Chemical Composition and Biological Activity of Aerial Parts of Thymus collinus Bieb. Growing in Georgia
Ketevan Mchedlidze,4 Jean Legault,6,ID Vakhtang Mshvildadze1,6
Background: Thymus L is one of the most important genera of the Lamiaceae family. In traditional medicine, leaves and flowers of Thymus species are used as a tonic, antiseptic, analgesic, anti-inflammatory, and antitussive. Complex medicines are prepared from Thymus species, such as Neopertussin and Pertussin.
Objectives: The research aimed to study essential oil's chemical composition and biological from aerial part of Thymus collinus Bieb. endemic species growing in Georgia.
Methods: Thymus collinus aerial parts essential oil were hydro-distilled with a Clevenger-type apparatus. The quantitative content of the dominant compound thymol was determined. In order to develop a rational use of raw material and a resource-saving technology, the study on biologically active, nonvolatile substances in the residual plant material was continued. The aqueous extract was lyophilized, and the dried residual plant material was successfully extracted with chloroform and methanol. The obtained extracts were dried using a rotary evaporator. Essential oil DPPH radical scavenging capacity was evaluated. Also, the antibacterial activity of essential oil was evaluated using five different strains. Essential oil cytotoxic screening was conducted against lung carcinoma A-549, colon carcinoma DLD-1, and human normal fibroblasts WS-1 cell lines. Total phenolic content in aqueous, methanolic, and chloroformic extracts was determined using the Folin-Ciocalteu (FC) reagent. Essential oil, aqueous, methanolic, and chloroformic extracts antioxidant activity was evaluated using ORAC test and tests on human skin fibroblast (WS1). Also, anti-inflammatory activity was evaluated (inhibition of nitric oxide production).
Results: In the essential oil from aerial parts of Thymus collinus, endemic to the Caucasus, the major constituents are thymol (42.62 %) and carvacrol (16.51 %). Among the terpene compounds, oxygenated monoterpenes are dominants - 63.23 %. A high content of phenols (53.2 ± 0.9 %) was detected in aqueous extract. Essential oil's scavenging rate of DPPH free radicals was 94.2 % at a concentration of 2.87 mg/ml. The essential oil showed high antioxidant activity in the ORAC and in vitro tests using a cellular model (WS-1). At the same time, essential oil showed high antibacterial activity against 5 (Escherichia coli, Salmonella enterica, Enterococcus faecium, Staphylococcus epidermidis, and Pseudomonas aeruginosa) strains. Thymus collinus essential oil at 80 μg/ml has inhibited NO production by 63 %; no toxicity was revealed even at 160 μg/ml concentration. Thymus collins aqueous extract showed high antioxidant activity in the ORAC test (3.38 ± 0.05 μmol TE/mg); in the case of methanolic extract, slight anti-inflammatory activity was revealed. Essential oil demonstrated moderate general cytotoxicity (85 ± 16 µg/ml) against lung carcinoma (A-549).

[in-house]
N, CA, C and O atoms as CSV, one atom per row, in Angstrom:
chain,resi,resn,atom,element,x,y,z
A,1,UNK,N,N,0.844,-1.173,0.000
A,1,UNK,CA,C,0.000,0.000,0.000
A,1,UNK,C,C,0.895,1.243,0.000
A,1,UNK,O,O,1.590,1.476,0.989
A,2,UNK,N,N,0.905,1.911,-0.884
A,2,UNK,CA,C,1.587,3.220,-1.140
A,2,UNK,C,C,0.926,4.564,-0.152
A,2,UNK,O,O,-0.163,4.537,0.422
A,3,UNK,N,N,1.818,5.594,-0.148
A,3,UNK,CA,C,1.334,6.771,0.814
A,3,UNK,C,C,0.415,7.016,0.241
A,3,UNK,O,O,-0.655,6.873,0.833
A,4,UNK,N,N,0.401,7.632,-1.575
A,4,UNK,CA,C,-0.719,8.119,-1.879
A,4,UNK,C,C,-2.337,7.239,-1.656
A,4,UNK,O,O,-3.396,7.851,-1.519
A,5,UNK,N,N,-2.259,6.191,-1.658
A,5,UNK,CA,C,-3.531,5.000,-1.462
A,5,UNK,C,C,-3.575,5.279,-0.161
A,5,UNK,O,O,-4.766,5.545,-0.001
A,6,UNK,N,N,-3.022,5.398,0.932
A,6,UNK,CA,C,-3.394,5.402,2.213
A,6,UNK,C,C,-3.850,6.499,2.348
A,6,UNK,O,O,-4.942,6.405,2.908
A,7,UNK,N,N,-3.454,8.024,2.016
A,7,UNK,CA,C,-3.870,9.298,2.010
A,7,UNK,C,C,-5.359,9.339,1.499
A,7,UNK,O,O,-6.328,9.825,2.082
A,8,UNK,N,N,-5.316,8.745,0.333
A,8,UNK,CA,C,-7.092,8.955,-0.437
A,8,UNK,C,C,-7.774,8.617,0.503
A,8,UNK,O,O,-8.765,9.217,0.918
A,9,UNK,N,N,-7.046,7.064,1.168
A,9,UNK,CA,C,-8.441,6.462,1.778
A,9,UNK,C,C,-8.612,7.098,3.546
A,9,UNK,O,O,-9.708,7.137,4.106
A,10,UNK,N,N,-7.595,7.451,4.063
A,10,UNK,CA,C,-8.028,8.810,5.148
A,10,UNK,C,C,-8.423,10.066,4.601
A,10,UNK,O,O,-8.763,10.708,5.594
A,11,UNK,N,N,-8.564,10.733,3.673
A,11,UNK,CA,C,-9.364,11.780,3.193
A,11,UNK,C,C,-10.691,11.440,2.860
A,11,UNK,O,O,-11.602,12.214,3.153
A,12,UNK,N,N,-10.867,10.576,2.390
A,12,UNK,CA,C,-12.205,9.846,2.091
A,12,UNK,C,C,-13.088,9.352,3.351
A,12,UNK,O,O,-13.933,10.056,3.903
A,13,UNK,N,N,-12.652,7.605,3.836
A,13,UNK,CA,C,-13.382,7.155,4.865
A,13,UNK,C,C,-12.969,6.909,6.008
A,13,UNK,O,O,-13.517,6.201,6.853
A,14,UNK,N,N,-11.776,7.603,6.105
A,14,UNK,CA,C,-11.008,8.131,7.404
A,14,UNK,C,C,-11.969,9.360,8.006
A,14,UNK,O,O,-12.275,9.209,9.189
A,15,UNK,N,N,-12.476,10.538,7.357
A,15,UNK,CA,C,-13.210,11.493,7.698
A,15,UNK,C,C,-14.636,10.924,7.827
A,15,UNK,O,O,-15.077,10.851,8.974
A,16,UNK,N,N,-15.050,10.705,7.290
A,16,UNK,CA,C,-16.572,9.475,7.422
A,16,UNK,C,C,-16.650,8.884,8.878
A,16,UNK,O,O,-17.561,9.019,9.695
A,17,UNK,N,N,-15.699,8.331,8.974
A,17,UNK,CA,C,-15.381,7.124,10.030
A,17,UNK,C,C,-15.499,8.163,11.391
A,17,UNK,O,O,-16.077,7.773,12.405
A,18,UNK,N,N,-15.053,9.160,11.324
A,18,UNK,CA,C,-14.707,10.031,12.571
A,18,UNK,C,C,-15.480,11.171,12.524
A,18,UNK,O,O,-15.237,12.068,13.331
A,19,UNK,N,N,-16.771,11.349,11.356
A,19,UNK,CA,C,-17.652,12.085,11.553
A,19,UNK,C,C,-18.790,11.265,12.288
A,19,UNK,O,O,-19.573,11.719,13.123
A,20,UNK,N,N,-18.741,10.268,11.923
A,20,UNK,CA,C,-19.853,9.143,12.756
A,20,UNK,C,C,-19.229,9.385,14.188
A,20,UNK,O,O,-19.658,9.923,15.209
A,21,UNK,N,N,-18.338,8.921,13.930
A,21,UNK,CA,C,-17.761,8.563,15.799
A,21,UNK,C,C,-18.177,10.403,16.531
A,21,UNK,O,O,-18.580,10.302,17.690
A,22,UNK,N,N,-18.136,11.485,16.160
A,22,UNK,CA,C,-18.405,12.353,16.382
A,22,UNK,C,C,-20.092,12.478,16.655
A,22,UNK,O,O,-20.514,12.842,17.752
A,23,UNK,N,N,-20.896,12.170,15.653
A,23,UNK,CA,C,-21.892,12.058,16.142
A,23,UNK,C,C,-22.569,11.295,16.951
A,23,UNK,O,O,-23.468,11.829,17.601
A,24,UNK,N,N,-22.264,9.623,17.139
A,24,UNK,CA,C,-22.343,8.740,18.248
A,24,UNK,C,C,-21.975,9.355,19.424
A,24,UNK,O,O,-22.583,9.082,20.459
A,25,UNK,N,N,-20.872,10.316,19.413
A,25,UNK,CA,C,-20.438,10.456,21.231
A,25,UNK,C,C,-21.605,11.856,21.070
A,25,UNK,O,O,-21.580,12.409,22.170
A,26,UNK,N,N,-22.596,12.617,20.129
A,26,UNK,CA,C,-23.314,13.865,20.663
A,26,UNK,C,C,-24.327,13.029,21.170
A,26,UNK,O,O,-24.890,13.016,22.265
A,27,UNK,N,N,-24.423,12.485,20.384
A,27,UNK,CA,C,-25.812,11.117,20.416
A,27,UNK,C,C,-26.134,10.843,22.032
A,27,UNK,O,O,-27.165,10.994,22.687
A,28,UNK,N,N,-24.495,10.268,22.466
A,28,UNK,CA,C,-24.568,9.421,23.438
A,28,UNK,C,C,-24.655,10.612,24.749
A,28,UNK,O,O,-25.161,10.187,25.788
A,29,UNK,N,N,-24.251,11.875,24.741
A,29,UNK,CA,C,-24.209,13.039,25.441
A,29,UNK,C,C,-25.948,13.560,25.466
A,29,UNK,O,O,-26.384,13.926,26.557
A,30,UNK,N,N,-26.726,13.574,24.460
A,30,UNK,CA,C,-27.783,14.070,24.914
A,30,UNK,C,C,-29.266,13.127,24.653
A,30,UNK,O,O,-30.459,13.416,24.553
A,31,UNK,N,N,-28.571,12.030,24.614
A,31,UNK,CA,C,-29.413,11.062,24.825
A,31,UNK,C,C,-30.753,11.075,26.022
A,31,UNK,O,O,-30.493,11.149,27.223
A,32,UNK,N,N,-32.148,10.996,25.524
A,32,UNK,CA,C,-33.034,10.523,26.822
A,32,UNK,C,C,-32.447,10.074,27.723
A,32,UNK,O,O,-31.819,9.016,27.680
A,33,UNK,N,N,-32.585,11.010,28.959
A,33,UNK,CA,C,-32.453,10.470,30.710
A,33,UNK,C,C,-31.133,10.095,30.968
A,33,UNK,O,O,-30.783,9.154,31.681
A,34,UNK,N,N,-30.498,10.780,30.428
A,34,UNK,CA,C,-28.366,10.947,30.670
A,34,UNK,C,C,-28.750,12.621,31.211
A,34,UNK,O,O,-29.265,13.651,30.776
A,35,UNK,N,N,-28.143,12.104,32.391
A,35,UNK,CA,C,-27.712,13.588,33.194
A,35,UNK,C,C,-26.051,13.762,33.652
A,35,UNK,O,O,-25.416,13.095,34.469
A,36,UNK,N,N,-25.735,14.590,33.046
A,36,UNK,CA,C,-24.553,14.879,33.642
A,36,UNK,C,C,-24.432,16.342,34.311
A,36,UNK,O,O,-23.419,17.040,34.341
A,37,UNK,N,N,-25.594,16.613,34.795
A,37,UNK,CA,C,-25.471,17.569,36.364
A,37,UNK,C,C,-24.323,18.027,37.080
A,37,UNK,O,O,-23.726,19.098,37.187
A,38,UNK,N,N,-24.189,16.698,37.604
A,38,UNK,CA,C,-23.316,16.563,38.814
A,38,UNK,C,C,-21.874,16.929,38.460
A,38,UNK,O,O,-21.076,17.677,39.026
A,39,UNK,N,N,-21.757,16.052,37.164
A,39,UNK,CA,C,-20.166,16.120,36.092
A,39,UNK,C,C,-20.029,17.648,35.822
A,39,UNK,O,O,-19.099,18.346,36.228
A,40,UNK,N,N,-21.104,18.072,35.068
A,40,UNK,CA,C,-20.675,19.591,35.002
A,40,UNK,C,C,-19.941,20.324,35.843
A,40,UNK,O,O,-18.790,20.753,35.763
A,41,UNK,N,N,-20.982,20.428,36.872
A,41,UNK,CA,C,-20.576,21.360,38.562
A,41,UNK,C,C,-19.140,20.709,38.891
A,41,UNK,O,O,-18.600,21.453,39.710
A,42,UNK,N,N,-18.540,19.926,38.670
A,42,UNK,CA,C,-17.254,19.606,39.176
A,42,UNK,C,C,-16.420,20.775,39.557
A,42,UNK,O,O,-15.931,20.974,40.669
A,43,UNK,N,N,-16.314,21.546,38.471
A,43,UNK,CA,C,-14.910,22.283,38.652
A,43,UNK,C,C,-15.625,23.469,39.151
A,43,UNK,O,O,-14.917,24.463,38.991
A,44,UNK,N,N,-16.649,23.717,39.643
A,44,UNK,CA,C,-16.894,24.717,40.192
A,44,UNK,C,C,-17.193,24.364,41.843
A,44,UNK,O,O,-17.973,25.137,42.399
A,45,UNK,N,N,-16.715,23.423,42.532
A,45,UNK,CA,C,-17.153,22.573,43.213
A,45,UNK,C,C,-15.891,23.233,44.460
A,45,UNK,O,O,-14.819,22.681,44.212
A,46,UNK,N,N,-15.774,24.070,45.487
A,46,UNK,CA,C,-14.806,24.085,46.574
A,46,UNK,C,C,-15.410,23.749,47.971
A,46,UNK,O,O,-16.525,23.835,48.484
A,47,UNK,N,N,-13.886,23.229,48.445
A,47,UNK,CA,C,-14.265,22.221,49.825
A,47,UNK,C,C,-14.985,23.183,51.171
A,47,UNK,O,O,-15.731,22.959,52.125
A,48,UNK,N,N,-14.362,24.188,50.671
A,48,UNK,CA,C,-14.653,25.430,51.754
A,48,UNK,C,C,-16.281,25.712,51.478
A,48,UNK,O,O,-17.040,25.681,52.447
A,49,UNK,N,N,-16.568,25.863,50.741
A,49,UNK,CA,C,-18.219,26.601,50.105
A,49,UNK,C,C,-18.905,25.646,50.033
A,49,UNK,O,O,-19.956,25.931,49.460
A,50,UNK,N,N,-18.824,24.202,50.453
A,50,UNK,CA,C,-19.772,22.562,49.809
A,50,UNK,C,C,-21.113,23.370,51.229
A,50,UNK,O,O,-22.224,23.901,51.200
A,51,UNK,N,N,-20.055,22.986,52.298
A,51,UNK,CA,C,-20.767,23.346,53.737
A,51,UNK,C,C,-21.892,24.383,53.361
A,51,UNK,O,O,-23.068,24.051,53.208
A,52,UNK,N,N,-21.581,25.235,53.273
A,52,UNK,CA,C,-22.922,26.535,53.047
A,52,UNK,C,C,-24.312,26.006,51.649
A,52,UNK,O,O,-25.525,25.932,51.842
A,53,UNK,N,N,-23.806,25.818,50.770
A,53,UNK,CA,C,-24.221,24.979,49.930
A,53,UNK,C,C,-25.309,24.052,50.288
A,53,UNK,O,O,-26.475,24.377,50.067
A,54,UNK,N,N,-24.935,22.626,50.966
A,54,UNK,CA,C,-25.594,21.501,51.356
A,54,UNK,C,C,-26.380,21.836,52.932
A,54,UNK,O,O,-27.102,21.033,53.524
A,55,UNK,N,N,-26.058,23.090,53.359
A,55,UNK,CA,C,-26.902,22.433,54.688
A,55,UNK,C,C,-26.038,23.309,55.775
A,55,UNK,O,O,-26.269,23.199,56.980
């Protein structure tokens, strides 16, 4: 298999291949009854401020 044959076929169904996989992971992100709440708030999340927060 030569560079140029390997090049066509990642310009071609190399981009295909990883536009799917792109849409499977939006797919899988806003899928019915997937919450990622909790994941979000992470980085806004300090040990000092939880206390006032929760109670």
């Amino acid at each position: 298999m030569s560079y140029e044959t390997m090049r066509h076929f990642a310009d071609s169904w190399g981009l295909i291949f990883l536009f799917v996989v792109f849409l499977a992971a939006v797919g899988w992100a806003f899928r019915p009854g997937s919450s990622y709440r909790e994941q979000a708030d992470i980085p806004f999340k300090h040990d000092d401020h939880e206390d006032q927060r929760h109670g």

Conclusions: Thymol is the main component in Thymus collinus essential oil; oxygenated monoterpenes are abundant in essential oil. EO exhibited high antioxidant, anti-inflammatory, and antibacterial activities. Based on the results, Thymus collinus Bieb., an endemic species to Caucasus, may be used as a substitute raw material for officinal species.
Keywords: Biological activity; essential oil; phenolic compounds; Thymus collinus.
One of the most important genera of the Lamiaceae family is Thymus L., (1) which consists of about 350 species spread worldwide, especially in the Mediterranean area. (2,3) Genus Thymus 14 species are spread in Georgia; 9 are endemic to the Caucasus, and two are endemic to Georgia. (4,5) In traditional medicine, leaves and flowers of Thymus species are used as a tonic, antiseptic, analgesic, anti-inflammatory, and antitussive. (6,7)
Thymus species essential oil dominant compounds thymol and carvacrol are characterized by antioxidant, antibacterial, anti-inflammatory, and anticancer activities; also, the official species essential oils antimicrobial, antioxidant, anti-inflammatory, anticarcinogenic, cardioprotective, neuroprotective, fungicidal, hypoglycemic activities, etc. are revealed. (1,7-12)